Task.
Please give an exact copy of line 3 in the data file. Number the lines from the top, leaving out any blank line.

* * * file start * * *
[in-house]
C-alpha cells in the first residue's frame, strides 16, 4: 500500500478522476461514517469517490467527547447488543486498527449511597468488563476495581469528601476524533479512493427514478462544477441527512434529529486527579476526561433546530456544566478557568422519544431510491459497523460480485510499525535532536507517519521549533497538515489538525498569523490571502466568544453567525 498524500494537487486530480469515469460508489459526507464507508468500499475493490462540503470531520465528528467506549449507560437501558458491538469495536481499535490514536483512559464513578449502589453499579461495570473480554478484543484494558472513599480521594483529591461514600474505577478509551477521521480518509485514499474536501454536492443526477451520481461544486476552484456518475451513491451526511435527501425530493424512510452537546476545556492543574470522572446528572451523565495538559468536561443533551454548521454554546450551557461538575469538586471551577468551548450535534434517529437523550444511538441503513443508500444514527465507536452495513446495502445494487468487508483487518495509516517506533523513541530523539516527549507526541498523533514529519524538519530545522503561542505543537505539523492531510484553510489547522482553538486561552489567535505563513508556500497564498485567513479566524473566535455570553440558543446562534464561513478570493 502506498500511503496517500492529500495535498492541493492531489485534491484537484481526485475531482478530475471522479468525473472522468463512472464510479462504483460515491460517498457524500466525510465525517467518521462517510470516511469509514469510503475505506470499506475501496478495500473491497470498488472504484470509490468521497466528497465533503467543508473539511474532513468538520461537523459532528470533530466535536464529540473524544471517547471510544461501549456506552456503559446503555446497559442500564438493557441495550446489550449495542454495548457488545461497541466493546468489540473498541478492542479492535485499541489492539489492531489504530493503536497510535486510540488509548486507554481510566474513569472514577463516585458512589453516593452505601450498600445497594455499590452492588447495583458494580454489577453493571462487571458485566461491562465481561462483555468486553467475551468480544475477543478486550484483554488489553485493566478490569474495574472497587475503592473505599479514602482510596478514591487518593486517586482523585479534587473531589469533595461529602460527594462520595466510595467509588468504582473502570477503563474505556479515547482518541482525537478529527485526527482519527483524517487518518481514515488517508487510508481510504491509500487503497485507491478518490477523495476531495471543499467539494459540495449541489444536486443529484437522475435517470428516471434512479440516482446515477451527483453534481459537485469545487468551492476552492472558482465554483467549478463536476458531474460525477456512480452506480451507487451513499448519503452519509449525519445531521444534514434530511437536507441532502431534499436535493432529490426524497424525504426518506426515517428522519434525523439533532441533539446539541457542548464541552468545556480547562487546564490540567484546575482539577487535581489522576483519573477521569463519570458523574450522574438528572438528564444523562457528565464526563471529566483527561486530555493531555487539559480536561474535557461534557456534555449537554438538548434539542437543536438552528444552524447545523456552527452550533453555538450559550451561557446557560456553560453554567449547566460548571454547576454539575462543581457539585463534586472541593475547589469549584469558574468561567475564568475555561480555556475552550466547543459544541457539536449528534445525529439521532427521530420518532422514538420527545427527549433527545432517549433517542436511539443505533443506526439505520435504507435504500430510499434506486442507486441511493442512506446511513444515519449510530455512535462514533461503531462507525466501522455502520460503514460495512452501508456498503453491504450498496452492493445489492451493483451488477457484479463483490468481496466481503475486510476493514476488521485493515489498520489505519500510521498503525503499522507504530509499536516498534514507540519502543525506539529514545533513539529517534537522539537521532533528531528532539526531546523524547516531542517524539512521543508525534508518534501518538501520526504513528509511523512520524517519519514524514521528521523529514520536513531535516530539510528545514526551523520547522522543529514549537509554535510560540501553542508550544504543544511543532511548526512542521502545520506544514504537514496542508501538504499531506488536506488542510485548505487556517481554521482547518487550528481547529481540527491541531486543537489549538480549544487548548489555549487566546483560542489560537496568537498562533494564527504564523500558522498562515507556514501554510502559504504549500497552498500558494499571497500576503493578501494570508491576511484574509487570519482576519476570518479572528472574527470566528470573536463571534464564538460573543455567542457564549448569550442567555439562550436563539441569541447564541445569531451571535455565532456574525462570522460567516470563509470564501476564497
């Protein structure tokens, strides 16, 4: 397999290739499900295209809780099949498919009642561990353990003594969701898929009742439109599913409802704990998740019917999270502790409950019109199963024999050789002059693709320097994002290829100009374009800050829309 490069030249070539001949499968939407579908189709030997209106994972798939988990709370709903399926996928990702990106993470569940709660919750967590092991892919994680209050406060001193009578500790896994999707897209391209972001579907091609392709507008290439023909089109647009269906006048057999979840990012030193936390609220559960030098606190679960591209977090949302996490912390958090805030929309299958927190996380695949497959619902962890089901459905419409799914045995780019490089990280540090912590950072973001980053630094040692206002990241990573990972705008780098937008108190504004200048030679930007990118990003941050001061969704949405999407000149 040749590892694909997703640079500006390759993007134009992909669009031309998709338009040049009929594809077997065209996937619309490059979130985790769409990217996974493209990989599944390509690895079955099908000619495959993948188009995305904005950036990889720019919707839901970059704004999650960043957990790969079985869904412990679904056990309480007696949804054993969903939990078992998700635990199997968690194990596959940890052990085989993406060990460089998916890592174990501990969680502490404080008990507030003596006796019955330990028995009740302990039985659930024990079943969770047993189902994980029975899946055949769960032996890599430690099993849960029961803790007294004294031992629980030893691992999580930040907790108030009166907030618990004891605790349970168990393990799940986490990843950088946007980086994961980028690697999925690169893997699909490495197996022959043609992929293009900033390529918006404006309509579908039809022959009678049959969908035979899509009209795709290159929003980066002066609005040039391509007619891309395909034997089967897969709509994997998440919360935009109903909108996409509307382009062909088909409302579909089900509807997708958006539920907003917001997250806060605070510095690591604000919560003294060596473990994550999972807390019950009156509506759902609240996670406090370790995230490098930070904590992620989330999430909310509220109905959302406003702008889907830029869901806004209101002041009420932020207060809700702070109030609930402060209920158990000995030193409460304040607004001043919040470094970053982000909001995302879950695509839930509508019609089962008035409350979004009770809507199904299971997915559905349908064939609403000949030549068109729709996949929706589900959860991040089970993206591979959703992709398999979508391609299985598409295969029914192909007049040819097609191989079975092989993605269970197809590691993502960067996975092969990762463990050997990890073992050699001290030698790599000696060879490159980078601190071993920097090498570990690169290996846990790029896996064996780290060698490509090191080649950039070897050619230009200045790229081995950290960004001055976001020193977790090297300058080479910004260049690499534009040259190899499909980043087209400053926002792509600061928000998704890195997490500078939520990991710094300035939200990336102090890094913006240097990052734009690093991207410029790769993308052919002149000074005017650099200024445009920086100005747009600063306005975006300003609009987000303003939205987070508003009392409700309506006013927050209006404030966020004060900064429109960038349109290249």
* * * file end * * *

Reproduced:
């Protein structure tokens, strides 16, 4: 397999290739499900295209809780099949498919009642561990353990003594969701898929009742439109599913409802704990998740019917999270502790409950019109199963024999050789002059693709320097994002290829100009374009800050829309 490069030249070539001949499968939407579908189709030997209106994972798939988990709370709903399926996928990702990106993470569940709660919750967590092991892919994680209050406060001193009578500790896994999707897209391209972001579907091609392709507008290439023909089109647009269906006048057999979840990012030193936390609220559960030098606190679960591209977090949302996490912390958090805030929309299958927190996380695949497959619902962890089901459905419409799914045995780019490089990280540090912590950072973001980053630094040692206002990241990573990972705008780098937008108190504004200048030679930007990118990003941050001061969704949405999407000149 040749590892694909997703640079500006390759993007134009992909669009031309998709338009040049009929594809077997065209996937619309490059979130985790769409990217996974493209990989599944390509690895079955099908000619495959993948188009995305904005950036990889720019919707839901970059704004999650960043957990790969079985869904412990679904056990309480007696949804054993969903939990078992998700635990199997968690194990596959940890052990085989993406060990460089998916890592174990501990969680502490404080008990507030003596006796019955330990028995009740302990039985659930024990079943969770047993189902994980029975899946055949769960032996890599430690099993849960029961803790007294004294031992629980030893691992999580930040907790108030009166907030618990004891605790349970168990393990799940986490990843950088946007980086994961980028690697999925690169893997699909490495197996022959043609992929293009900033390529918006404006309509579908039809022959009678049959969908035979899509009209795709290159929003980066002066609005040039391509007619891309395909034997089967897969709509994997998440919360935009109903909108996409509307382009062909088909409302579909089900509807997708958006539920907003917001997250806060605070510095690591604000919560003294060596473990994550999972807390019950009156509506759902609240996670406090370790995230490098930070904590992620989330999430909310509220109905959302406003702008889907830029869901806004209101002041009420932020207060809700702070109030609930402060209920158990000995030193409460304040607004001043919040470094970053982000909001995302879950695509839930509508019609089962008035409350979004009770809507199904299971997915559905349908064939609403000949030549068109729709996949929706589900959860991040089970993206591979959703992709398999979508391609299985598409295969029914192909007049040819097609191989079975092989993605269970197809590691993502960067996975092969990762463990050997990890073992050699001290030698790599000696060879490159980078601190071993920097090498570990690169290996846990790029896996064996780290060698490509090191080649950039070897050619230009200045790229081995950290960004001055976001020193977790090297300058080479910004260049690499534009040259190899499909980043087209400053926002792509600061928000998704890195997490500078939520990991710094300035939200990336102090890094913006240097990052734009690093991207410029790769993308052919002149000074005017650099200024445009920086100005747009600063306005975006300003609009987000303003939205987070508003009392409700309506006013927050209006404030966020004060900064429109960038349109290249």